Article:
You share extremely graphic content on your instagram account. What made you start sharing these images?
Ahh, my Instagram. Well, my account started as a place to share funeral minutiae and educate anyone who may be interested in the funeral business. As I started sharing more graphic content, I realized there were so many more people out there than I thought who were interested in seeing and learning about unusual or awful cases of trauma, anomalies, and abnormalities. I found my tribe, so to speak. I have really enjoyed interacting with others who share my interests and morbid proclivities.

What was the most bizarre state of a human body you ever encountered in your own work as a mortician?
Oh goodness. The tales I could tell… I’m not even entirely sure what counts as bizarre anymore. I’ll be talking about something totally normal, and then by the look on the other person’s face realize it wasn’t normal at all! Seeing a person divided in multiple pieces is never a normal day, ever. I worked near train tracks for years and have been surprised several times at how cleanly a train will slice off limbs. I would have imagined more mangled limbs, but from the train deaths I’ve seen the parts were always sliced quite cleanly.


“I’ve been surprised many times at how cleanly a train will slice off limbs. I would have imagined more mangled limbs, but the parts were always sliced quite cleanly.”


Are there things you would like to see changed in the funeral industry?
I wish we could all have more options for our bodies after death. I would love to see way more natural & green burial options. I’d like to see more alternative methods of disposition become available, like alkaline hydrolysis.

There is value in a family wanting to see their loved one looking “nice”. Many find comfort in seeing mom with her hair done nicely, favorite dress on, laying peacefully as in sleep. Particularly after a long hospital stay, where the person always looked miserable and in pain. Conversely, there is value in seeing mom as she really looks in death and letting nature take it’s natural course. I would like for more people to truly be able to decide how they want to send off their loved one. And for more people to decide for themselves, before their deaths, to alleviate any guilt or indecision the ones who are left behind may face when deciding what to do.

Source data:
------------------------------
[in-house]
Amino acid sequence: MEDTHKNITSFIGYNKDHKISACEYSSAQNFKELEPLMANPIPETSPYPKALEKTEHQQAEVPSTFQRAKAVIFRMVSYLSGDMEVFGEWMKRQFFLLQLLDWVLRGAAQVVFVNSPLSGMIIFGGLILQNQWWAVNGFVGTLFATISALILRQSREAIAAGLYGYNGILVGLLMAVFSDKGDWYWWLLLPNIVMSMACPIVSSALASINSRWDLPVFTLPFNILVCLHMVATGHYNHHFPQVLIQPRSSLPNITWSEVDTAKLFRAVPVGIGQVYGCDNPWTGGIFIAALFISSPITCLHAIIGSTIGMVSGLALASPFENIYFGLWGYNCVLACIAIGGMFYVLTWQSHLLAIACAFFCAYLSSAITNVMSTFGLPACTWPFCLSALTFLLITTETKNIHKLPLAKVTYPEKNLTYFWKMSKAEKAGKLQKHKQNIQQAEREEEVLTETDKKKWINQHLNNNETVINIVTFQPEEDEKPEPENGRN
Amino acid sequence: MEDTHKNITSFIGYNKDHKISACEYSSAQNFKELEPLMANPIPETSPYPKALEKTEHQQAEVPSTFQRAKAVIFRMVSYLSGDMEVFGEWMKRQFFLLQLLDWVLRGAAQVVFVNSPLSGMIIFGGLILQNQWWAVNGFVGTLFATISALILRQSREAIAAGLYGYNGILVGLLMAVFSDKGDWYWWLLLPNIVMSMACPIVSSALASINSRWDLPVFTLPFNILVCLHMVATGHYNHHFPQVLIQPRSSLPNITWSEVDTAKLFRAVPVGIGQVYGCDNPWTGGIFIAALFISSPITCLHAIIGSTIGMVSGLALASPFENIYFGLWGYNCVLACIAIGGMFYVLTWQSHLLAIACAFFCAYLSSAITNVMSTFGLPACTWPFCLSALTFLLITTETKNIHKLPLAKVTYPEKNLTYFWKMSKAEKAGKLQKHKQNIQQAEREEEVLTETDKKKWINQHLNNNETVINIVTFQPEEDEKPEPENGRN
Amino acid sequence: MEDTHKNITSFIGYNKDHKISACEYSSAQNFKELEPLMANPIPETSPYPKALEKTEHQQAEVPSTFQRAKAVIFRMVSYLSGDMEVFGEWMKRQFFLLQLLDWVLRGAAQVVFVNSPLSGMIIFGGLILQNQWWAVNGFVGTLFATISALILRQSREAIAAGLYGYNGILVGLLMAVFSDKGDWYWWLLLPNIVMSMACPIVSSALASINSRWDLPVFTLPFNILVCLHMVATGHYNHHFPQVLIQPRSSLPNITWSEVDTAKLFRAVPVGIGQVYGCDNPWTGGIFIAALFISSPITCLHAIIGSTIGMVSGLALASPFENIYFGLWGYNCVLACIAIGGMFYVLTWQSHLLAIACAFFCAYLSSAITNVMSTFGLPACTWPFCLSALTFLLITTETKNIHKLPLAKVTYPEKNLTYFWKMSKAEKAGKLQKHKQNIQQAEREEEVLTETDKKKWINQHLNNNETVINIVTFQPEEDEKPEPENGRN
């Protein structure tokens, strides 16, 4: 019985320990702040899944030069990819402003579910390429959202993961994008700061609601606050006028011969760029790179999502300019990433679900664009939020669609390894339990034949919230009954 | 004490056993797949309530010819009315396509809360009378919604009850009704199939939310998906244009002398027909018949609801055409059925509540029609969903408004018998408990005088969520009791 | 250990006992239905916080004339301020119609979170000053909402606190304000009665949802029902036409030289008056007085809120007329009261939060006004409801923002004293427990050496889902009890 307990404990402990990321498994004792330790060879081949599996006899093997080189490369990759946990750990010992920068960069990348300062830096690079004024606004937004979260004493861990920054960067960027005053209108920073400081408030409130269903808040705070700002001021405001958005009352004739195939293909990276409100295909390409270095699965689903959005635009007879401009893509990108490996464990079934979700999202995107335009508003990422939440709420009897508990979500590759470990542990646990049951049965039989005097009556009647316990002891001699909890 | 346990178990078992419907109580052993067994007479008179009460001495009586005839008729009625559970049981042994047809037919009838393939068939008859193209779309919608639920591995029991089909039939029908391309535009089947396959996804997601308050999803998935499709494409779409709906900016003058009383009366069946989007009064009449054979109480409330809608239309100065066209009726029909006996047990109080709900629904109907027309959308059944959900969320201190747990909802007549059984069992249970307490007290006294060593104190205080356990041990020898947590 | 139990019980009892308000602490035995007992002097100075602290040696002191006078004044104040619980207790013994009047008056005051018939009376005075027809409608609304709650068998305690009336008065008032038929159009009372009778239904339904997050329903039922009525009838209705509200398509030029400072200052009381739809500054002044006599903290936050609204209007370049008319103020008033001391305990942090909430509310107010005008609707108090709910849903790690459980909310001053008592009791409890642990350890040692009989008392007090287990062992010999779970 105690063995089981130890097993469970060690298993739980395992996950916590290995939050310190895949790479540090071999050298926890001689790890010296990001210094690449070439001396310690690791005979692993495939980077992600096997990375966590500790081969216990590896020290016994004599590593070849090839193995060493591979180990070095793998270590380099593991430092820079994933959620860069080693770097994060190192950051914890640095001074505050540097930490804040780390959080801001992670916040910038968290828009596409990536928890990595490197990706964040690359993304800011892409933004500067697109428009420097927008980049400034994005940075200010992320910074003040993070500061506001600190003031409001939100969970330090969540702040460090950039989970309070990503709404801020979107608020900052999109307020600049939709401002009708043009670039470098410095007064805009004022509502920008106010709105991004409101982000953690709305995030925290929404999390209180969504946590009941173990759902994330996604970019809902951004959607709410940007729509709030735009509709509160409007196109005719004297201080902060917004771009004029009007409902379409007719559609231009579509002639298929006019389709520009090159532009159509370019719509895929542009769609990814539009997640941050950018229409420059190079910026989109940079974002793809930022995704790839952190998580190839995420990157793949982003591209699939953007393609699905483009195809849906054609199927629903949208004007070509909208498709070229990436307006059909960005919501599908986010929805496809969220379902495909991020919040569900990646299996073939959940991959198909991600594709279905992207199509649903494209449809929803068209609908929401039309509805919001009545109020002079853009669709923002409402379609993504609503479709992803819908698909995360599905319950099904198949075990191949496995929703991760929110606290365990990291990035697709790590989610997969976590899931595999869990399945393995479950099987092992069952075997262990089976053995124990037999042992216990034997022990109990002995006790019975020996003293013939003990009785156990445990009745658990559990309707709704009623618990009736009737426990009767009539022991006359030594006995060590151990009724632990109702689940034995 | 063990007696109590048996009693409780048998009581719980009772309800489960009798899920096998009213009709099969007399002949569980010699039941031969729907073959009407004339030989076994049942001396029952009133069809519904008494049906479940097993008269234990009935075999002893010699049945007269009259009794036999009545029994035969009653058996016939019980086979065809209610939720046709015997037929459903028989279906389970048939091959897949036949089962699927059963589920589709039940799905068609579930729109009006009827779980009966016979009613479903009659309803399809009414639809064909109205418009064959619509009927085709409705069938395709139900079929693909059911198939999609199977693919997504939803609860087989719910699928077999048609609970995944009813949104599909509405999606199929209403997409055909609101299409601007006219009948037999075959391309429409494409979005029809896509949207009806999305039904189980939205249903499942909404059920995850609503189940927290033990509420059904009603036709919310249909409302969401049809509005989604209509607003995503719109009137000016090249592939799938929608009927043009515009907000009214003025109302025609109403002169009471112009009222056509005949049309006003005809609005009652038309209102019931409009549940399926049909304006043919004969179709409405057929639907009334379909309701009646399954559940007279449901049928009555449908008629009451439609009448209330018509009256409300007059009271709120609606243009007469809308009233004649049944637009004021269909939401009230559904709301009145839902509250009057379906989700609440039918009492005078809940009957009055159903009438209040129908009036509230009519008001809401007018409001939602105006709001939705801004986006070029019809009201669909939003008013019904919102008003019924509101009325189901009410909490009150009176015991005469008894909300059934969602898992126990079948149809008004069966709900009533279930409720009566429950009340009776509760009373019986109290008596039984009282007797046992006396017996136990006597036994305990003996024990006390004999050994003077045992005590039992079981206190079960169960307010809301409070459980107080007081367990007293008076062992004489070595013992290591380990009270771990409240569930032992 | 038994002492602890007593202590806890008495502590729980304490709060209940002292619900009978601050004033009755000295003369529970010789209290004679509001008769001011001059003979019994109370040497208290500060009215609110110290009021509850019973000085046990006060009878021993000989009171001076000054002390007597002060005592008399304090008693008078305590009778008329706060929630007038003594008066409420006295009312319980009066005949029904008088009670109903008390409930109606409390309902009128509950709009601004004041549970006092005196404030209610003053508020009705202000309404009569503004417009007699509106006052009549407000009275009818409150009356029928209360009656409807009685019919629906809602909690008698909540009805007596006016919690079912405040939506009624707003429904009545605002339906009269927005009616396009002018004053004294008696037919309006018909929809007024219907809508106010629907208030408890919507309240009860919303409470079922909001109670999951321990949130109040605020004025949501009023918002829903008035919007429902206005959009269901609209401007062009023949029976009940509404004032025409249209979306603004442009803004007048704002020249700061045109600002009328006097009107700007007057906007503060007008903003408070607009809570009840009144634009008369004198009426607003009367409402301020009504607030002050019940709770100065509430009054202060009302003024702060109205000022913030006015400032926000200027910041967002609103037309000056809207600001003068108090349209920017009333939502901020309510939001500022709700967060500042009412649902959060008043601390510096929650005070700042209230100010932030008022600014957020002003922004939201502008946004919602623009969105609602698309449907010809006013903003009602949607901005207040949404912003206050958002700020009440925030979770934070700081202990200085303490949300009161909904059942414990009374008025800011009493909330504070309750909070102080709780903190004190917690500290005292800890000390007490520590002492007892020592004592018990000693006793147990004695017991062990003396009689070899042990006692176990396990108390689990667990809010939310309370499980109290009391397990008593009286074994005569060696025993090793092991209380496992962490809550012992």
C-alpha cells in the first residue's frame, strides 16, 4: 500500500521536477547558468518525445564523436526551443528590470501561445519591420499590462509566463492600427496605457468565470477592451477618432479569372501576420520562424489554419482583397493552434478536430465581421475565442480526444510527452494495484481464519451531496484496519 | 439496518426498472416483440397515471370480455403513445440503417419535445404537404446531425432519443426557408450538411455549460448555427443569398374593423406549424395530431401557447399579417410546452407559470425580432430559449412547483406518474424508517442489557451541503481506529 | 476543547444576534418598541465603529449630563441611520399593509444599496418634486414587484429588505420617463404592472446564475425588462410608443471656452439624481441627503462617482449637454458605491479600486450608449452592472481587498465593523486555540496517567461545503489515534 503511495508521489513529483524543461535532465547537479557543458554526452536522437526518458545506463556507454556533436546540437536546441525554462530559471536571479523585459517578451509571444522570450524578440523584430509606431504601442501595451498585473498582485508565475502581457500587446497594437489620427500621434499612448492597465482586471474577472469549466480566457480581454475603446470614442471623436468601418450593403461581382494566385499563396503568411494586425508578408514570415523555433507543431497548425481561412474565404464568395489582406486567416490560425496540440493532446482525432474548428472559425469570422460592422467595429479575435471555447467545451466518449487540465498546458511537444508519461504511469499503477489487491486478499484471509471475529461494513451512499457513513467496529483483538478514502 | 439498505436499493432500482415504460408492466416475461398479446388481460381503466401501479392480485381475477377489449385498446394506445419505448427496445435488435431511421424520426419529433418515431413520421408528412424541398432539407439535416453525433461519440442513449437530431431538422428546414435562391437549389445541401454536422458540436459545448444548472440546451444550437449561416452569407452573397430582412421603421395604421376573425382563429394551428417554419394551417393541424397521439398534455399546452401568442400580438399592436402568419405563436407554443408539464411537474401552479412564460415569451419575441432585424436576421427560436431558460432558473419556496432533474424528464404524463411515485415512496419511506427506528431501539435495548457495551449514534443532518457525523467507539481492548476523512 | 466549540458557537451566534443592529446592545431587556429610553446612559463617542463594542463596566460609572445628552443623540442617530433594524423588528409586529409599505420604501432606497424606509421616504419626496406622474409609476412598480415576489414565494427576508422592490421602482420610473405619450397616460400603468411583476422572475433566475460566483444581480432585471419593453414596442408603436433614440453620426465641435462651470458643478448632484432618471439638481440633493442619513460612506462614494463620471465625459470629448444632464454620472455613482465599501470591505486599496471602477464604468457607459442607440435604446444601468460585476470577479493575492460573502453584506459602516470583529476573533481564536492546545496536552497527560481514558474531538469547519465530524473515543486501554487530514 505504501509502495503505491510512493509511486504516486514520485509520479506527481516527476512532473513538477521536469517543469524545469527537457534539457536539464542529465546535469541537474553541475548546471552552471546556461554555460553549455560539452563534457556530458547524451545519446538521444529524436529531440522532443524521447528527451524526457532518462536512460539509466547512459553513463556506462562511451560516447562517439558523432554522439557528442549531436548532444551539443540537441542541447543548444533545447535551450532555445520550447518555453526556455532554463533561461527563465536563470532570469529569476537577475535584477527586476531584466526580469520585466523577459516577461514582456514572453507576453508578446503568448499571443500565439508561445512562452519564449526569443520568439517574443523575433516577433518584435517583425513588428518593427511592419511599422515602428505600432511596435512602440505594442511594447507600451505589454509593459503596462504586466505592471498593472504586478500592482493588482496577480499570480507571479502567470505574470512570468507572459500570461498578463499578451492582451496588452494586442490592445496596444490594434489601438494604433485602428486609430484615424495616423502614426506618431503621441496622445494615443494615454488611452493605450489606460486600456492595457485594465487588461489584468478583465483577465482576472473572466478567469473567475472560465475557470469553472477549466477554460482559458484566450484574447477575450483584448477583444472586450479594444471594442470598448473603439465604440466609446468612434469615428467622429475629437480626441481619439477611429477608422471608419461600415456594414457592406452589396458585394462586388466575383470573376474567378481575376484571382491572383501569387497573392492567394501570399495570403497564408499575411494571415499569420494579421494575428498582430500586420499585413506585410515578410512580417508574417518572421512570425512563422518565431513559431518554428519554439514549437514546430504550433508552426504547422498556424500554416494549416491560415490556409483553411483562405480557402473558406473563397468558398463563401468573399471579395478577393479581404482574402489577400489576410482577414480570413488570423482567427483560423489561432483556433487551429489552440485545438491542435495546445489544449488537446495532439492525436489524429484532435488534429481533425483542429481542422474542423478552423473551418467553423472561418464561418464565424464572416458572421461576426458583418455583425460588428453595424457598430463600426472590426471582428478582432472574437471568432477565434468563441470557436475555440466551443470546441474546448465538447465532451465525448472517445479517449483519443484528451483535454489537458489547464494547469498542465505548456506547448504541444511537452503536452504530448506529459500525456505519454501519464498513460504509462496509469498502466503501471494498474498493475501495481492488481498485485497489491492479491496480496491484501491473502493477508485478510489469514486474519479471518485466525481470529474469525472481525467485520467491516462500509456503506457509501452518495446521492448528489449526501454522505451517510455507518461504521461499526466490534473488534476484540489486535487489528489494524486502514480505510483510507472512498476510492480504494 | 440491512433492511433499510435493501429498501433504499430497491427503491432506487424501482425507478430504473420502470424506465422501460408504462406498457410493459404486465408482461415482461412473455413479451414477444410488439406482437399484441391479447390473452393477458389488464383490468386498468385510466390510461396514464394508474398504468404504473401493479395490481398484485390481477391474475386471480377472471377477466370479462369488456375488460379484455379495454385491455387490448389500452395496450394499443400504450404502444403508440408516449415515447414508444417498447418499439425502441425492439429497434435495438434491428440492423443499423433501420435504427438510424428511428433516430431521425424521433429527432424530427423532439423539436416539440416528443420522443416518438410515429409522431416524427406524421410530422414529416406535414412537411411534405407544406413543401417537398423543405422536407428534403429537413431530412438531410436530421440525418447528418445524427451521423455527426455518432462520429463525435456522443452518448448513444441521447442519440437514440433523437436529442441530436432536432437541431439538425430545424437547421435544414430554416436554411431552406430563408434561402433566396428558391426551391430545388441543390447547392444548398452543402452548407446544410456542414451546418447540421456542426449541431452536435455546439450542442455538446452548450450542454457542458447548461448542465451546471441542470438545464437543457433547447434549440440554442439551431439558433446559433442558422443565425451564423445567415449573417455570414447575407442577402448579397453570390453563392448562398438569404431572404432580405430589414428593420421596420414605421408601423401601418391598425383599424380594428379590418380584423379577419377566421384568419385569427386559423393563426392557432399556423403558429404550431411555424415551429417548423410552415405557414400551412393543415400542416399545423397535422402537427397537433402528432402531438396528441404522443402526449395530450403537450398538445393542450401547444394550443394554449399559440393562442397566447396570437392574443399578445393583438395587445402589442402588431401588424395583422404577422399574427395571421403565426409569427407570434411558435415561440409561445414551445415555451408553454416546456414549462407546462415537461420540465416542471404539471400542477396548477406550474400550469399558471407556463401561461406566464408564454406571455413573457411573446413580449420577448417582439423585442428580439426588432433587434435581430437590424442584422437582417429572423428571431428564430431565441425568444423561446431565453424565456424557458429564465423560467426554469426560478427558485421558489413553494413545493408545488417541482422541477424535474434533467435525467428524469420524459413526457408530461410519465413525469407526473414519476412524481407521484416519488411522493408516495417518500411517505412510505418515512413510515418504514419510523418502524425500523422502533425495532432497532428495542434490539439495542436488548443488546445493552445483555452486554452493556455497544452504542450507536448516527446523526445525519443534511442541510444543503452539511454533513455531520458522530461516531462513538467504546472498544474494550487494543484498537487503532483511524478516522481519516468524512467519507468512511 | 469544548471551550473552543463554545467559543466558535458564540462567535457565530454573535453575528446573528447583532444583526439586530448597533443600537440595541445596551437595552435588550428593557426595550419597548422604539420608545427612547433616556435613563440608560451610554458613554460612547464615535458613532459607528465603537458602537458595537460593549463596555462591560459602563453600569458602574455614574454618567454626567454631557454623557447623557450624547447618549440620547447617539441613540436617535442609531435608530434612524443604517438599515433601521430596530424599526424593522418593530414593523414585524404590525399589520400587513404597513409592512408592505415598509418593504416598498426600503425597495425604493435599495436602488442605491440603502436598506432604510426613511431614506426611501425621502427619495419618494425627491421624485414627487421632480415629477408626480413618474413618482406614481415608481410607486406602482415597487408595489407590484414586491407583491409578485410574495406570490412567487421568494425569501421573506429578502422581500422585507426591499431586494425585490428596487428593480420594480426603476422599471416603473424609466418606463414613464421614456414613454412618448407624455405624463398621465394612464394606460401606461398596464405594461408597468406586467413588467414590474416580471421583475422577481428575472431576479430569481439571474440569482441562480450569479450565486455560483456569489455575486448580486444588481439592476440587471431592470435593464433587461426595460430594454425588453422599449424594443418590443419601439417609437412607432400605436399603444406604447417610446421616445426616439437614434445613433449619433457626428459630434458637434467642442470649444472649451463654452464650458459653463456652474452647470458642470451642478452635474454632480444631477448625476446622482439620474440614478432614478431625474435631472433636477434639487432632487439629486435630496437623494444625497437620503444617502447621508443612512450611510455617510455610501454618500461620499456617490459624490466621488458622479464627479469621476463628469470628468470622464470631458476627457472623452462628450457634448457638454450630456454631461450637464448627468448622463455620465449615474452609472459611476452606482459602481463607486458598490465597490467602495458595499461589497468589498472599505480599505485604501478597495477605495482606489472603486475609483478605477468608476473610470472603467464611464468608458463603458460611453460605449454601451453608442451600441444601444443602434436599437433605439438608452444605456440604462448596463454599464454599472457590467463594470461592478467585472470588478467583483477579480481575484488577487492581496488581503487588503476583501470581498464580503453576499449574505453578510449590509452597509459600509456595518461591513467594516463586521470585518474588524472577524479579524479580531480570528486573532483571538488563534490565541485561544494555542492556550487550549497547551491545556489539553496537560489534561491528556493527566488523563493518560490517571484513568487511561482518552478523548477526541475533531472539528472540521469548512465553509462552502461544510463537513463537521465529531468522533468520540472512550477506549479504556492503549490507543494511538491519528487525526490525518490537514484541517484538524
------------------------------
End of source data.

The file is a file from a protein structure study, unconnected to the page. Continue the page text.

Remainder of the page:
What are your wishes for your own funeral?
I don’t have any particular wishes for my own funeral. Whatever my family prefers is fine with me. The funeral is for the living. The ones left behind. As far as the wishes for my body? I would prefer to be cremated and have my ashes interred in a cemetery. I love cemeteries and have always liked to have a place to go to “visit” someone who has died. However, having my body sent to a “body farm” would also be amazing! These are research facilities where dead bodies are placed in different settings to study decomposition. Having my body teach others would be very cool indeed.

Image credits: @sanguinary13.